Unearthing the paper trail isn't for all family members

October 16, 2004|By JACQUES KELLY

MY SISTER Ann tackled a brave task a few weeks ago. She dug into the deepest depths of the old Guilford Avenue cellar, the part that sits under the front porch, where it's so damp you could grow mushrooms.

She tackled trunks and boxes untouched for decades, sifting through carefully preserved mementos I wouldn't have the emotional courage to face.

Earlier in the summer, BGE notified my father that their records indicated the gas supply line to our house was installed in 1914, the year the house was built. The utility wanted to put in new pipes; it was up to us to clear out the path where they entered our residence.

This proved not the easiest task. My great-grandparents moved into the house in early 1915; they and their offspring immediately started filling the cellar with keepsakes. They duly boxed and deposited. The part of the foundation where the gas line enters the house was the most stuffed with these family archives. Today we'd buy big plastic storage tubs; my grandmother and mother used their old steamer trunks, neatly painted and marked with the Stewart and Monaghan families' initials.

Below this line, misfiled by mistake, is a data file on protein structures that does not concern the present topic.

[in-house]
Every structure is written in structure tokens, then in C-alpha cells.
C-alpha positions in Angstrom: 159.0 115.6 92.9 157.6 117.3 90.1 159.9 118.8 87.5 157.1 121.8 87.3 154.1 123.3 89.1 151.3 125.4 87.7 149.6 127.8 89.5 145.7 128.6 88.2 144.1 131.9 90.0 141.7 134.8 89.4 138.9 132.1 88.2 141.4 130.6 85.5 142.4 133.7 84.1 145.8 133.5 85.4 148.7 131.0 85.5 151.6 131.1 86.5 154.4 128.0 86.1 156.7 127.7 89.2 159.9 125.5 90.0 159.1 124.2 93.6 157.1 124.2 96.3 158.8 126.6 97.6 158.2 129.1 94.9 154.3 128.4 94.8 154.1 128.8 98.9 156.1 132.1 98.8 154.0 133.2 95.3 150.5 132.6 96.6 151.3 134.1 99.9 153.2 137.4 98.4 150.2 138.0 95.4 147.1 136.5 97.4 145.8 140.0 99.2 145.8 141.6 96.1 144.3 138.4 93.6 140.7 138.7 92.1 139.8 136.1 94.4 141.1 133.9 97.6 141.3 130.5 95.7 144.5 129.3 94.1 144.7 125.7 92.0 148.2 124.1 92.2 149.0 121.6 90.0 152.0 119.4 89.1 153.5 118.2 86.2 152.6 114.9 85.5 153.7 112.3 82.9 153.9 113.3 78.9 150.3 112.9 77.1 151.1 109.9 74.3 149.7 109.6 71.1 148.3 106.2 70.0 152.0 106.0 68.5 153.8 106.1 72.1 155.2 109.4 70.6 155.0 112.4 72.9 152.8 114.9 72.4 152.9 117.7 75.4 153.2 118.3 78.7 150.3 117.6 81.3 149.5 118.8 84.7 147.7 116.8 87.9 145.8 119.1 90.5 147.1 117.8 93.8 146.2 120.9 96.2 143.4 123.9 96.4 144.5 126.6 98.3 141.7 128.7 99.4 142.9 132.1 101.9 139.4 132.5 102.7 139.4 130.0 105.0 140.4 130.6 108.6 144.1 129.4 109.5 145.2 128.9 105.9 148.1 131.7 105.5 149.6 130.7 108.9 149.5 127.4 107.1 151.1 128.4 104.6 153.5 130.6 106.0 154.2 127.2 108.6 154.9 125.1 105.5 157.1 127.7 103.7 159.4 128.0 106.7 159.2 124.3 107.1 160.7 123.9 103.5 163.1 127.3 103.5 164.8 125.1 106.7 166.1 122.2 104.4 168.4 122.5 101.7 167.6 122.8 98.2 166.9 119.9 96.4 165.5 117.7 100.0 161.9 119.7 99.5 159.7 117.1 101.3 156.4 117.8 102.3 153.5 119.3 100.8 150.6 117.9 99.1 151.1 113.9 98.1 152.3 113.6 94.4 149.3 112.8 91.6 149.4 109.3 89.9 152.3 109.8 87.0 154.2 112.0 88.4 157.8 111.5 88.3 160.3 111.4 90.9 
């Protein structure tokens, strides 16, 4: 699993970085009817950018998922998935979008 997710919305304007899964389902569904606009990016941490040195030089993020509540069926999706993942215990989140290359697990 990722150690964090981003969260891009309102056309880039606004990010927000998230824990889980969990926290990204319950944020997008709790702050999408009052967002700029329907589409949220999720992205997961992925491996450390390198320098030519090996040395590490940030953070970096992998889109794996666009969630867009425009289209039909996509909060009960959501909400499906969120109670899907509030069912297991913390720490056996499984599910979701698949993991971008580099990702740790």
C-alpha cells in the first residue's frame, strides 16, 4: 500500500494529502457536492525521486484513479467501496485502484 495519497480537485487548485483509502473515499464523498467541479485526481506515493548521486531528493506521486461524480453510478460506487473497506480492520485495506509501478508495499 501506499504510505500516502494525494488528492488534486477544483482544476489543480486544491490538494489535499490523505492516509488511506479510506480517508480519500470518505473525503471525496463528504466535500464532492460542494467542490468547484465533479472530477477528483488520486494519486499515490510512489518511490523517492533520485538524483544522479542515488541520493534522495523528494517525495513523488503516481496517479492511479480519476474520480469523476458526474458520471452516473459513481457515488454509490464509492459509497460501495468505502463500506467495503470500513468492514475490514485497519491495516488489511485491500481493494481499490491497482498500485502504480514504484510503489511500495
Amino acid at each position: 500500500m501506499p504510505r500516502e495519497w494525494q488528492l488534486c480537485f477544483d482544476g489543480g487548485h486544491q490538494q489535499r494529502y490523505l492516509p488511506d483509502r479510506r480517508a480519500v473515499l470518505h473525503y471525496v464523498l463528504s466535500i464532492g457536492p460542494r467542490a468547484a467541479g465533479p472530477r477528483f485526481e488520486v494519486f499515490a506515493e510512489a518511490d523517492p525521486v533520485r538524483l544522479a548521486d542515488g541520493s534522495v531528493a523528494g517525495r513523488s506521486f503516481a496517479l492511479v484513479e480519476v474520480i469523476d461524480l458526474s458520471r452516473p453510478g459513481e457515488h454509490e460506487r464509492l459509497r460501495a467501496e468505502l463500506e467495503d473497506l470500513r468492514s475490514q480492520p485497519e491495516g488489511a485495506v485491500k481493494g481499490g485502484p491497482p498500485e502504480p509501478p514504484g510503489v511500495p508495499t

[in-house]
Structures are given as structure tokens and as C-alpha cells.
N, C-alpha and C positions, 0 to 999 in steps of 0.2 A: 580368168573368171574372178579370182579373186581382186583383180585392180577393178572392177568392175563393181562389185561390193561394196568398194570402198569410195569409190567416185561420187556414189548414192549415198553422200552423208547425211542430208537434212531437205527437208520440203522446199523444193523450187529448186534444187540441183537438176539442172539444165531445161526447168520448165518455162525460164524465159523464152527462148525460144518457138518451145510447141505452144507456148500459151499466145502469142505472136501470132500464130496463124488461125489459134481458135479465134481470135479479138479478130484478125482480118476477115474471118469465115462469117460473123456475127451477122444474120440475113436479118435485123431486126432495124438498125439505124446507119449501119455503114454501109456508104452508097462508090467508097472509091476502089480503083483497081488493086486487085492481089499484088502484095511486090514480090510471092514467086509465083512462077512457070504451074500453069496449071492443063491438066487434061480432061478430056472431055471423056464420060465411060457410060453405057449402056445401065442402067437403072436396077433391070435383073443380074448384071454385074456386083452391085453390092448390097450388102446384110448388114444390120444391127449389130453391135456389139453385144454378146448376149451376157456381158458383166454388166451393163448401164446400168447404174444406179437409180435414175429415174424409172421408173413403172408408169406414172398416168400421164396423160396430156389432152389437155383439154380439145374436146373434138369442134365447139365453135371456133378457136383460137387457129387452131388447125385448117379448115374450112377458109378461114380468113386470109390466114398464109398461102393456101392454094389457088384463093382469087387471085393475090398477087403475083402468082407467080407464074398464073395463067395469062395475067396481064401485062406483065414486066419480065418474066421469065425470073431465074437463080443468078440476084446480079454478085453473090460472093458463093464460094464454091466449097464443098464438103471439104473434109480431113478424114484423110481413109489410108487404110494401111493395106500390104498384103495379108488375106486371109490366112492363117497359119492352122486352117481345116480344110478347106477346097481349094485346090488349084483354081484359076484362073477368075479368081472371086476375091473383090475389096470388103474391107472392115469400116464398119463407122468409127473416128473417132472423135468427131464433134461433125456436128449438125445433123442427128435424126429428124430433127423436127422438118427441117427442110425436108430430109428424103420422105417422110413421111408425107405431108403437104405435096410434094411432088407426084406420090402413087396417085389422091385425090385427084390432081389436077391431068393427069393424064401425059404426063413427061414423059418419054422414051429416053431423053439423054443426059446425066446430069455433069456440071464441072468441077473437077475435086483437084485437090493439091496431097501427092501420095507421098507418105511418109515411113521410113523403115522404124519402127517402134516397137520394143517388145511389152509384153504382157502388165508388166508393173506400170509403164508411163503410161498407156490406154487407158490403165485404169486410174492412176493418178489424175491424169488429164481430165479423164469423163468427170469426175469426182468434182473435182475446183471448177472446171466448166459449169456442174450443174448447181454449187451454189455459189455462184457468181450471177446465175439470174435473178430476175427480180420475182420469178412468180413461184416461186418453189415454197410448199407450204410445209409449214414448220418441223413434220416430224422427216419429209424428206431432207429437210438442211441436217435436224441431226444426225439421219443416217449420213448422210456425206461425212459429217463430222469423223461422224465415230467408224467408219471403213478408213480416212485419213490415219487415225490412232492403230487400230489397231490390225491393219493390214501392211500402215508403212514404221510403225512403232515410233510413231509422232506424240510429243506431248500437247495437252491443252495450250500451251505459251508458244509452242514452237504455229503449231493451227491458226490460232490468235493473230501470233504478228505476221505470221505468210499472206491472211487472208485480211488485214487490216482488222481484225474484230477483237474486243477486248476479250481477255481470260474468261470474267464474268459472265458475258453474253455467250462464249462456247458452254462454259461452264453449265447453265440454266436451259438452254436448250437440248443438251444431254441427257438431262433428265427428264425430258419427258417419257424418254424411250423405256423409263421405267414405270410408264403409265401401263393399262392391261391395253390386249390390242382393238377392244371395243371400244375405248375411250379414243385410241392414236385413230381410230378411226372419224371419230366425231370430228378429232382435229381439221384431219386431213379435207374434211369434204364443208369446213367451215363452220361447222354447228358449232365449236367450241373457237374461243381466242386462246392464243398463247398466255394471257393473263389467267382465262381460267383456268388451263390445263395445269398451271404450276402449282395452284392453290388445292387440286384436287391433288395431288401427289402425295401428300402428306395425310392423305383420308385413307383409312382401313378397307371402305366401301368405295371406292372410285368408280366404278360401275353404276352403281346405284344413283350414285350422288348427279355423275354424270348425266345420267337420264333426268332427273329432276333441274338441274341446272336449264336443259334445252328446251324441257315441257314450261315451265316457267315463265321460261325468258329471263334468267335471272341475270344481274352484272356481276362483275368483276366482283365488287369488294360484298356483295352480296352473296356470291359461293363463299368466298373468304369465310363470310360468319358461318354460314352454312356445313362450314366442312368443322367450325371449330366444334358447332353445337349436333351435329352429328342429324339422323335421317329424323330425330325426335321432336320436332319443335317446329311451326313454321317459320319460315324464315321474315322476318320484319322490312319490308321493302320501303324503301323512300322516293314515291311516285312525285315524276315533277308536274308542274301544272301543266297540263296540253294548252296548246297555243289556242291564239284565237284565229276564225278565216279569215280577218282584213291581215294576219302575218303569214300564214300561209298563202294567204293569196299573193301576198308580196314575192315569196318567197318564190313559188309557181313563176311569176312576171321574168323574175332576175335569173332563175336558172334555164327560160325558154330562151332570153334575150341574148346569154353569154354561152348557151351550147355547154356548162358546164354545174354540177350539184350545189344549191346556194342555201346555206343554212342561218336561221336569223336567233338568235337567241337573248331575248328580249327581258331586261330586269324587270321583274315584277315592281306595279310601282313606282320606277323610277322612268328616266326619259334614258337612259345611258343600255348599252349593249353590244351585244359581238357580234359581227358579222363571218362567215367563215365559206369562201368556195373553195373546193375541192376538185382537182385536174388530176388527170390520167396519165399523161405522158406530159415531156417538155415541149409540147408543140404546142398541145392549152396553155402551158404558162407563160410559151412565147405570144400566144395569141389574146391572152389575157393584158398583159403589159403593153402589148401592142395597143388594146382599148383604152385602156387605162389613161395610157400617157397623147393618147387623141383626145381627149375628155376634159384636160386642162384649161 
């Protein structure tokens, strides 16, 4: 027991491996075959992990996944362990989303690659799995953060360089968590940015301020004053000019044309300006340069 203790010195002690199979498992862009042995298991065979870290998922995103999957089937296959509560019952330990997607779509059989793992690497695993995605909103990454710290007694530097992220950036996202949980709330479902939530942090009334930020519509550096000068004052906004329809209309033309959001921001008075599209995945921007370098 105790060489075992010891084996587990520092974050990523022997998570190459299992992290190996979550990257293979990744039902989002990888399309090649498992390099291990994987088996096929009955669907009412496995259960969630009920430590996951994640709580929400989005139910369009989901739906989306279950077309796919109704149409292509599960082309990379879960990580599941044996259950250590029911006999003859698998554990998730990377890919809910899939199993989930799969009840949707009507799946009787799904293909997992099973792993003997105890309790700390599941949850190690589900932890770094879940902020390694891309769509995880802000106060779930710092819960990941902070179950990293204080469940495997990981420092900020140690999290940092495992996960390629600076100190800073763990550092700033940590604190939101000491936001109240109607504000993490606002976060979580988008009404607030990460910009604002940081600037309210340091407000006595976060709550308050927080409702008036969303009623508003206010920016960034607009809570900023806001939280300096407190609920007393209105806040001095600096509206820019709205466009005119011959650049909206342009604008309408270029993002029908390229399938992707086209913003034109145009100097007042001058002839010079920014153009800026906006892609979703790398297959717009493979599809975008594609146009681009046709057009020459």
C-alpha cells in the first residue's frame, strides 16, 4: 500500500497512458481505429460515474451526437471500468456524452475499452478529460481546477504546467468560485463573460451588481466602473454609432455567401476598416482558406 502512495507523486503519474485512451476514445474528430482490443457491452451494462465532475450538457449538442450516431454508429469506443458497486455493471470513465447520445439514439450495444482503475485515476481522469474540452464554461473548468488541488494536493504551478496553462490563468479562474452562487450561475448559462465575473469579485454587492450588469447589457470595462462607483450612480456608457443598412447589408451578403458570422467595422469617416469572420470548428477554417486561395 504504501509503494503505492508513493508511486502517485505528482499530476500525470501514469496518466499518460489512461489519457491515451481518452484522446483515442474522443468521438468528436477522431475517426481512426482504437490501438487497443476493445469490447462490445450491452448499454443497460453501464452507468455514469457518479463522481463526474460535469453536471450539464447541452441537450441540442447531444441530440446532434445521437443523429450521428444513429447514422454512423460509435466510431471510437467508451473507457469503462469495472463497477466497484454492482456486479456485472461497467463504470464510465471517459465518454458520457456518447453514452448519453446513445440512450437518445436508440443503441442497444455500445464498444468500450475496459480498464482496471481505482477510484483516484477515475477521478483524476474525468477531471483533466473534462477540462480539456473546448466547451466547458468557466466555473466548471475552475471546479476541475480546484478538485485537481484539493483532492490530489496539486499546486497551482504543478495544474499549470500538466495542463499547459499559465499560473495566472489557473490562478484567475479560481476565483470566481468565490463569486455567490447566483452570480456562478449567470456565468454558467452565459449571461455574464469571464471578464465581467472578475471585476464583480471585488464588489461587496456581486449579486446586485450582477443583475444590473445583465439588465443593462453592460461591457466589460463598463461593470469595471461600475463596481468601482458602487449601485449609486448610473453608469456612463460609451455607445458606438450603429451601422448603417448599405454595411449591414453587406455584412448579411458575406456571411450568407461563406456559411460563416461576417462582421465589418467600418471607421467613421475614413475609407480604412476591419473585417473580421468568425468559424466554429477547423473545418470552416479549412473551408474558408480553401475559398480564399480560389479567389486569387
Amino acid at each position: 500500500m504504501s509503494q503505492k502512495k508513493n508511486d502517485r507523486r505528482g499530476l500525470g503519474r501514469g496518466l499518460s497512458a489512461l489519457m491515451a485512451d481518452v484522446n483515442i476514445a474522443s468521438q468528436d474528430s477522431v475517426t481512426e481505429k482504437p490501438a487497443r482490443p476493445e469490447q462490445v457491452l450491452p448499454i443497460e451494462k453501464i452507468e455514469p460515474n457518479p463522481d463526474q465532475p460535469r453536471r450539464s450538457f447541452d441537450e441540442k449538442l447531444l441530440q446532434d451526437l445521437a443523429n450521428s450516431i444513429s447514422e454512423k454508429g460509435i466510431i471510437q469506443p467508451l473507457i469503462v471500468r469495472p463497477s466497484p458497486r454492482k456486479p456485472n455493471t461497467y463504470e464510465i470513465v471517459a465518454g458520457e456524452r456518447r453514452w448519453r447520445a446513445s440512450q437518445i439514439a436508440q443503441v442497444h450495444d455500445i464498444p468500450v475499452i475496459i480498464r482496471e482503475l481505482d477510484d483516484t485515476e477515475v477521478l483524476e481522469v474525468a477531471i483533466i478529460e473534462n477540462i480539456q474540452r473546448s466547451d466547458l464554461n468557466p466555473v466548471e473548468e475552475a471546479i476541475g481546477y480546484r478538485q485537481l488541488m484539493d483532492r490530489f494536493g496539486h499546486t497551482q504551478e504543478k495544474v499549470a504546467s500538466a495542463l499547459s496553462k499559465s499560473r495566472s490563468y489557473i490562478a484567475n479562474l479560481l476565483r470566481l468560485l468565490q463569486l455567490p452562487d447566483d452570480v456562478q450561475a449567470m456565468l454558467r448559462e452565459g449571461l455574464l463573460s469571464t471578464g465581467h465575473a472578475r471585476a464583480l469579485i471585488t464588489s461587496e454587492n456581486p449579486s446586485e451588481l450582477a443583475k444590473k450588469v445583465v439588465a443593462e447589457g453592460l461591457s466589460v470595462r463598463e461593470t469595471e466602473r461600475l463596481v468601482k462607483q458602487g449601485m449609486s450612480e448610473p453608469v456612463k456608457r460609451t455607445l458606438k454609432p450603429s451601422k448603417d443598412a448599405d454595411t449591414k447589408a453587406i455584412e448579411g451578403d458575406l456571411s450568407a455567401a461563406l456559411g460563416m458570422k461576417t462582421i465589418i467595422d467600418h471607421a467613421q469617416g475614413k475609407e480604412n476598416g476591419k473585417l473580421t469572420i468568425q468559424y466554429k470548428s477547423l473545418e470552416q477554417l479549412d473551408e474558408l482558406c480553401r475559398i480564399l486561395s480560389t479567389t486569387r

I have my own interest in family history, but these containers were not a place I chose to exhume. My people tended to save everything. Rather than throwing out, they stored greeting cards, report cards, little religious cards distributed at funerals. I'll try to go through a layer of stuff, then get sidetracked and ultimately depressed. Sometimes you just know too much. I recall too many people I wish were sitting upstairs and not resting at New Cathedral Cemetery. These saved family treasures are sweet and sentimental and focus on the most important aspects of life.

That said, my sister located some family footnotes. I learned, for example, that I had been taken on a historic railroad excursion to Martinsburg, W.Va., in 1953. A card indicated both my sister Ellen and I were well-behaved. It was my third rail journey. By age 3, I was a confirmed rail buff. Like I said, my people wrote a lot down.

I think my brother Eddie had it right when he observed that there is a fascinating connection between collectible autographs and family papers. I can look at my grandfather's handwriting and envision him, fountain pen in hand.

A few years ago, my brother took Grandmother Lily Rose's main Christmas cookie recipe and had it framed. It hangs in a place of high honor above his stove. Now that's the kind of thing that should be done, a celebration of the right kind of family history.

I asked my sister Ann, who is now raising three young children, including a pair of twin girls, how she dealt with the assignment in the dusty Baltimore cellar. Ever the tough and practical one, she advised me, "Forget the emotion. It's the nose."

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